CAIRO — A Russian passenger airliner crashed Saturday in the Sinai Peninsula, Egyptian Prime Minister Sharif Ismail said.
Russian state media reported the plane was carrying 224 people, many of them Russians returning from vacation. All passengers were killed, the Russian Embassy in Cairo said on Twitter.
An Egyptian aviation investigation team has reached the site of the crash, state-run Nile TV reported Saturday, citing the minister of civil aviation.
Bodies of plane crash victims are being recovered from the crash site, the Russian Embassy in Cairo said on its official Twitter account.
Russian President Vladimir Putin ordered Prime Minister Dmitry Medvedev to open an investigation into the crash, the Kremlin said.
The Egyptian Prime Minister was meeting with ministers and security officials regarding the crash. An ISIS-aligned insurgency is active in parts of Sinai, but there was no initial indication it played any role in the crash.
Russian media are reporting the pilot radioed to request a landing at the nearest airport before contact with the plane was lost. There has been, however, no official corroboration of that account.
The Northern Sinai medical department declared a state of emergency, according to the state-run Al-Ahram newspaper. The Prime Minister’s office reported that 50 ambulances had been dispatched to the area, which might be difficult to reach due to mountainous terrain.
What we know so far
• The plane crashed in the northern part of Sinai, near a town called Housna — 300 kilometers (185 miles) from the Red Sea resort of Sharm el-Sheikh, according to the Egyptian Prime Minister’s office. Egyptian air force planes have spotted the crash site from the air, officials said.
• Some 224 people were reported to be aboard, including 217 passengers and seven crew members. The passengers included 17 children. There is no word on survivors, according to Egyptian officials. Also, the Belarus Ministry of Foreign Affairs says its embassy in Egypt is working to determine whether Belarusians were on board.
• The airliner was on its way from Sharm el-Sheikh, at the southern tip of the Sinai Peninsula, to St. Petersburg, Russia, according to Sputnik International, an official Russian news agency.
• Egyptian air traffic control said it lost contact with the Russian airliner 23 minutes after takeoff, according to Sputnik. Many of the passengers were reported to be Russians returning from vacations. The plane disappeared at 6:20 a.m. local time.
• The plane was flying at 31,000 feet when it disappeared from radar screens, the Egyptian civil aviation ministry said.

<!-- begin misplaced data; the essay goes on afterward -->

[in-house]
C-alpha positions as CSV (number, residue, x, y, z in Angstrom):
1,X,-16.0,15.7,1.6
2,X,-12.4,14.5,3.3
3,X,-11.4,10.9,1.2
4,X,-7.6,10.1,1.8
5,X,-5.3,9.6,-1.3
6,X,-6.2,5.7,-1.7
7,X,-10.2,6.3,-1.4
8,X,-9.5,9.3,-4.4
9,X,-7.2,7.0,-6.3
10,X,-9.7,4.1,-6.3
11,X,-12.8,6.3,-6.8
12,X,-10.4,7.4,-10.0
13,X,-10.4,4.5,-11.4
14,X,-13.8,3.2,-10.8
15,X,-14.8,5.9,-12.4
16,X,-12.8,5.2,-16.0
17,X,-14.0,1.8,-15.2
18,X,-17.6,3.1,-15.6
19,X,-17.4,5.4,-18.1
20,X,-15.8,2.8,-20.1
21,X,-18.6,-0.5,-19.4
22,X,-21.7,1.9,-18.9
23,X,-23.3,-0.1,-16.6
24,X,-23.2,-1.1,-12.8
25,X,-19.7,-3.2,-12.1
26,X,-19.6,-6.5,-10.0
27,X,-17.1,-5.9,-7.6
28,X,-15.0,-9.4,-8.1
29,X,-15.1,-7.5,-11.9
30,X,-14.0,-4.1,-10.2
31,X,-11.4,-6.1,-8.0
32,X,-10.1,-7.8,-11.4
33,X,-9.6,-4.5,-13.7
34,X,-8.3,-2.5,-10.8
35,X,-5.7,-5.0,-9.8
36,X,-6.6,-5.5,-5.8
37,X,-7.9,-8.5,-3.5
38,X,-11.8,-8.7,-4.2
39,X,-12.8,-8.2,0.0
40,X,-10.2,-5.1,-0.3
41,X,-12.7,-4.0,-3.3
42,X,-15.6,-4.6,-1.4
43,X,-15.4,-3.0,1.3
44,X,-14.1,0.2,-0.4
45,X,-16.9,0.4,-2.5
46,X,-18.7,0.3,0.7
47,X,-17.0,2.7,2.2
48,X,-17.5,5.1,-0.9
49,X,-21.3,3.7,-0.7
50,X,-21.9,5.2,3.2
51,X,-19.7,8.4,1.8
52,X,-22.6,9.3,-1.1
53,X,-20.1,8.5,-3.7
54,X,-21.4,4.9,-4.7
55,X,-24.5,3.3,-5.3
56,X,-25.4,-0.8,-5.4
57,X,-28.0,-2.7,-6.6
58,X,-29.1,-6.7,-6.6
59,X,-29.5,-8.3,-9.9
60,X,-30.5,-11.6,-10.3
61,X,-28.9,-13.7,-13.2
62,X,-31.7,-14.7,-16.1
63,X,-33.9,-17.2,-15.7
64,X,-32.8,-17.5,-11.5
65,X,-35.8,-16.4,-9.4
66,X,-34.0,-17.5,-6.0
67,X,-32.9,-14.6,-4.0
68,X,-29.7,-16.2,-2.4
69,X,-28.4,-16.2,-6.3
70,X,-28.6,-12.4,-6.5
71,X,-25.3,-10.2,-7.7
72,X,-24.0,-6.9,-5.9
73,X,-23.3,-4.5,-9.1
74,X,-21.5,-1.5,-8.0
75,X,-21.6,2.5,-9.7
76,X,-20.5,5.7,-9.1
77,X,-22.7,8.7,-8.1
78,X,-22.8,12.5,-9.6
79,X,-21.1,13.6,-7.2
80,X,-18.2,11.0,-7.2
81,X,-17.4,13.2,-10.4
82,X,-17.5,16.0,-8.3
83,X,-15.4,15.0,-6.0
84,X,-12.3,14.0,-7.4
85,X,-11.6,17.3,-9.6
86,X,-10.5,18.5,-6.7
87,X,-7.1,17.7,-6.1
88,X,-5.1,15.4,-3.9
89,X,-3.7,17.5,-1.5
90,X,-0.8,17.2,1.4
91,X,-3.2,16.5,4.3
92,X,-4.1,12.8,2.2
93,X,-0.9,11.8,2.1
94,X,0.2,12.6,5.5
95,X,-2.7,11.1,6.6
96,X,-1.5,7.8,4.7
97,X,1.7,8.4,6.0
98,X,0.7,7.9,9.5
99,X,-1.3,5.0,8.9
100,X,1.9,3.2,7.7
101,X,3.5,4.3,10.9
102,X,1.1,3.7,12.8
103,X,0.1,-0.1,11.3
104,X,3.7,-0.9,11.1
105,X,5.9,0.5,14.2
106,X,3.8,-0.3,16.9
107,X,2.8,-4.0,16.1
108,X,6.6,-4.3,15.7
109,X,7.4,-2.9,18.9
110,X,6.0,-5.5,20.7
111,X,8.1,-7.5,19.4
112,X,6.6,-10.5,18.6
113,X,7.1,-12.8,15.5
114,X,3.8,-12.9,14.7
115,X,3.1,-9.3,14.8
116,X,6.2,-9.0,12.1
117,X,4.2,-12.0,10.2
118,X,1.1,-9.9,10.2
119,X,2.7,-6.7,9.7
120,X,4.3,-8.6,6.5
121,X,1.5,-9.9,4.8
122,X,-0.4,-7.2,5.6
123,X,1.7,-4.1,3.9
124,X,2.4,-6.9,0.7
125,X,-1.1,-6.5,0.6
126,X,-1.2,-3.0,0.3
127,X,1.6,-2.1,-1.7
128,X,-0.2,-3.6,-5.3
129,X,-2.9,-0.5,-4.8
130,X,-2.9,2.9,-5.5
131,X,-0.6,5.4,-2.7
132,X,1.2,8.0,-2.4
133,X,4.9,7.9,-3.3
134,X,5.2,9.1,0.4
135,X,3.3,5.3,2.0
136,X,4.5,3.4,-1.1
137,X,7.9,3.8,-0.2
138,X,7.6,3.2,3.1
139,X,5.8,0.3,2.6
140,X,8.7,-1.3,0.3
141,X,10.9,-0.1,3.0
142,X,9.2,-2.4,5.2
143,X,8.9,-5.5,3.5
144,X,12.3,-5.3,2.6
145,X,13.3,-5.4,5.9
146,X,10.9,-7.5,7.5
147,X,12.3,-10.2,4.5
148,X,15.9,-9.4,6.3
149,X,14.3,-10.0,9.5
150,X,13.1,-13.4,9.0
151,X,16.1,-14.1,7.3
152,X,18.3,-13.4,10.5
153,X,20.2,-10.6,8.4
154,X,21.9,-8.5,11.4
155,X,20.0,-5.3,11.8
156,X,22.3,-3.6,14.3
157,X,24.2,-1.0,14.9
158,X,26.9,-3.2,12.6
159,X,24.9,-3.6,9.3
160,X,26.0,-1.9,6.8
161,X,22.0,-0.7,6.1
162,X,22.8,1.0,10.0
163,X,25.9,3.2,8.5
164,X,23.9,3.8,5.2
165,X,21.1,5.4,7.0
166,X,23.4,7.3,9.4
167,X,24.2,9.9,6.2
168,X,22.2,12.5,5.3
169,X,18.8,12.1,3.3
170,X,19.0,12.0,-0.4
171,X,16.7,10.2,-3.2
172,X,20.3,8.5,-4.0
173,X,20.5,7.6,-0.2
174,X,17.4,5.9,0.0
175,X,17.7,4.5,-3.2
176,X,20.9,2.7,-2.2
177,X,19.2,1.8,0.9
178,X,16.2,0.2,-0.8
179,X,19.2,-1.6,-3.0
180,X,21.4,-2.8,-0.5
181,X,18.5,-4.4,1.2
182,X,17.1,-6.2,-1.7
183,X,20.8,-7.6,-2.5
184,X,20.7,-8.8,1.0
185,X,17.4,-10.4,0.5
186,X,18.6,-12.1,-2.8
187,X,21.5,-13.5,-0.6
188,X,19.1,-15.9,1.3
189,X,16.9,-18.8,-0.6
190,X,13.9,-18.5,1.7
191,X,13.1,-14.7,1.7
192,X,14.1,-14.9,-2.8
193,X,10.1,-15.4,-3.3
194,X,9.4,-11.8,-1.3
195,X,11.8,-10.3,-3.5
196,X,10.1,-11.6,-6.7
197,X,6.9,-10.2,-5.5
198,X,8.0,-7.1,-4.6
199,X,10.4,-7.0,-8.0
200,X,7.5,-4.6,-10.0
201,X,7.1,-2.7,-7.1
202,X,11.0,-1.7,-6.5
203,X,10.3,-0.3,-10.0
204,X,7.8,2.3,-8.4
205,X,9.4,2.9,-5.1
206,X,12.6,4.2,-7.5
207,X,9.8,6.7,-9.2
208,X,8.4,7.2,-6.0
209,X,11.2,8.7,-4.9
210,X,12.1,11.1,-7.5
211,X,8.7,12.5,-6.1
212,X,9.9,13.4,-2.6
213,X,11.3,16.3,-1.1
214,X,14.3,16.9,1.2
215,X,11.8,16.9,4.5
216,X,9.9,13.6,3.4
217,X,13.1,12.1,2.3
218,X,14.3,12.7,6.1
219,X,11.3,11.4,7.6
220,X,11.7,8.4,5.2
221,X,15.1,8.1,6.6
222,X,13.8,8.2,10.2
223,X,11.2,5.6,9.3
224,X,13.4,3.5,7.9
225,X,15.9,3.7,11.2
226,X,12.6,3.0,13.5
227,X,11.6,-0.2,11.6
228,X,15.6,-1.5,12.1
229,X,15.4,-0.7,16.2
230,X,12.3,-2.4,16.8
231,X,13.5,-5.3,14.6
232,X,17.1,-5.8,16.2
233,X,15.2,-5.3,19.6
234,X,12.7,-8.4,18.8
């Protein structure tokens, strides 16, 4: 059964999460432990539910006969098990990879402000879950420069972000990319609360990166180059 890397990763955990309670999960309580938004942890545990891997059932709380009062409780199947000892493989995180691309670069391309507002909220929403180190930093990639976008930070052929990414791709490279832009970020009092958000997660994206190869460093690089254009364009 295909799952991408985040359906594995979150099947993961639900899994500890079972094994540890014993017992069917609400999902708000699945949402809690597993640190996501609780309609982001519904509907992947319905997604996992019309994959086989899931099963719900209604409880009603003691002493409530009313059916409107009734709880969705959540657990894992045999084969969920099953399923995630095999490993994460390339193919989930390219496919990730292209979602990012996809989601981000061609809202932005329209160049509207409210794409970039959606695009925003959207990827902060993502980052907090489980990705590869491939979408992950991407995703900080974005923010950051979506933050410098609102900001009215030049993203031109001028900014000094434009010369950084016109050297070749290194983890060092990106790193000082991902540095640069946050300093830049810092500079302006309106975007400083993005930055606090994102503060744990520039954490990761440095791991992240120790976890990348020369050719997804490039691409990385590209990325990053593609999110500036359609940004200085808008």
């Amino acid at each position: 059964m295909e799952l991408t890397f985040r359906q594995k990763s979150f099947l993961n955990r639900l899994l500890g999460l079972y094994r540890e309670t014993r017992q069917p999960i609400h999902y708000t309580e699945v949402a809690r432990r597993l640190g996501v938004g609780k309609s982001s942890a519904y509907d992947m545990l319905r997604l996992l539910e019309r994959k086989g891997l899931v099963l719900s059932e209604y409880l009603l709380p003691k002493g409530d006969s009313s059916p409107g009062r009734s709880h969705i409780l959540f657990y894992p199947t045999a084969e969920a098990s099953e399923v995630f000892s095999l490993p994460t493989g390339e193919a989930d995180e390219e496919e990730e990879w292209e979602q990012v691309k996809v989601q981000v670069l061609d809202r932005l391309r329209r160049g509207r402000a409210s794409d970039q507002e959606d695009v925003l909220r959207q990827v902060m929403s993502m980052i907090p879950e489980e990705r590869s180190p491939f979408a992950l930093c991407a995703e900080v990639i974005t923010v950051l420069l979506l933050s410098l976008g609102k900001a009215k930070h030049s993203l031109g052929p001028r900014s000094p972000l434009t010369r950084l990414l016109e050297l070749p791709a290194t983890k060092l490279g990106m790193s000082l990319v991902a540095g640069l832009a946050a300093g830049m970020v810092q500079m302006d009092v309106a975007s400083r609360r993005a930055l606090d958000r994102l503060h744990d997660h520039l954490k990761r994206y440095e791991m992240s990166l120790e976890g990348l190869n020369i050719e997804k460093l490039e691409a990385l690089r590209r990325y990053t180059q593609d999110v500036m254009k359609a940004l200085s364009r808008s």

• Russia 24, a state-owned news channel, and other Russian media outlets are saying the pilot reported technical problems and requested a landing at the nearest airport before the plane went missing. Officials have not corroborated those reports. Russia 24 also quotes the FlightRadar 24 website as saying the plane was descending at a rate of 1,800 meters per minute, or 67 mph, before radar contact was lost.
• The plane, Kogalymavia Flight 9268, was an Airbus 321, Russian state media reported. The airline is commonly known as Metrojet.
• Weather in the area was clear.
• The Russian emergency ministry will send three planes to the area to help with possible rescues and the investigation. Russia has opened a hotline for relatives, many of whom have already gathered at the airport in St. Petersburg.
• Insurgents aligned with the terrorist group ISIS operate in parts of the Sinai, which could complicate rescue efforts, as could the difficult terrain. It is not yet known whether the crash site is in a conflict area.
Officials scrambling for information
Russia’s Foreign Ministry reported on its official Facebook page that staff at the Russian Embassy in Egypt were monitoring the situation. The page, quoting Foreign Ministry spokeswoman Maria Zakharova, said more information would be released as soon as it was available.
More information is expected soon from the from the Egyptian prime minister’s office as well.
Airbus, the plane’s maker, issued a statement on Twitter.
“We are aware of the media reports,” the tweet read. “Efforts are now going towards assessing the situation. We’ll provide more information as soon as available.”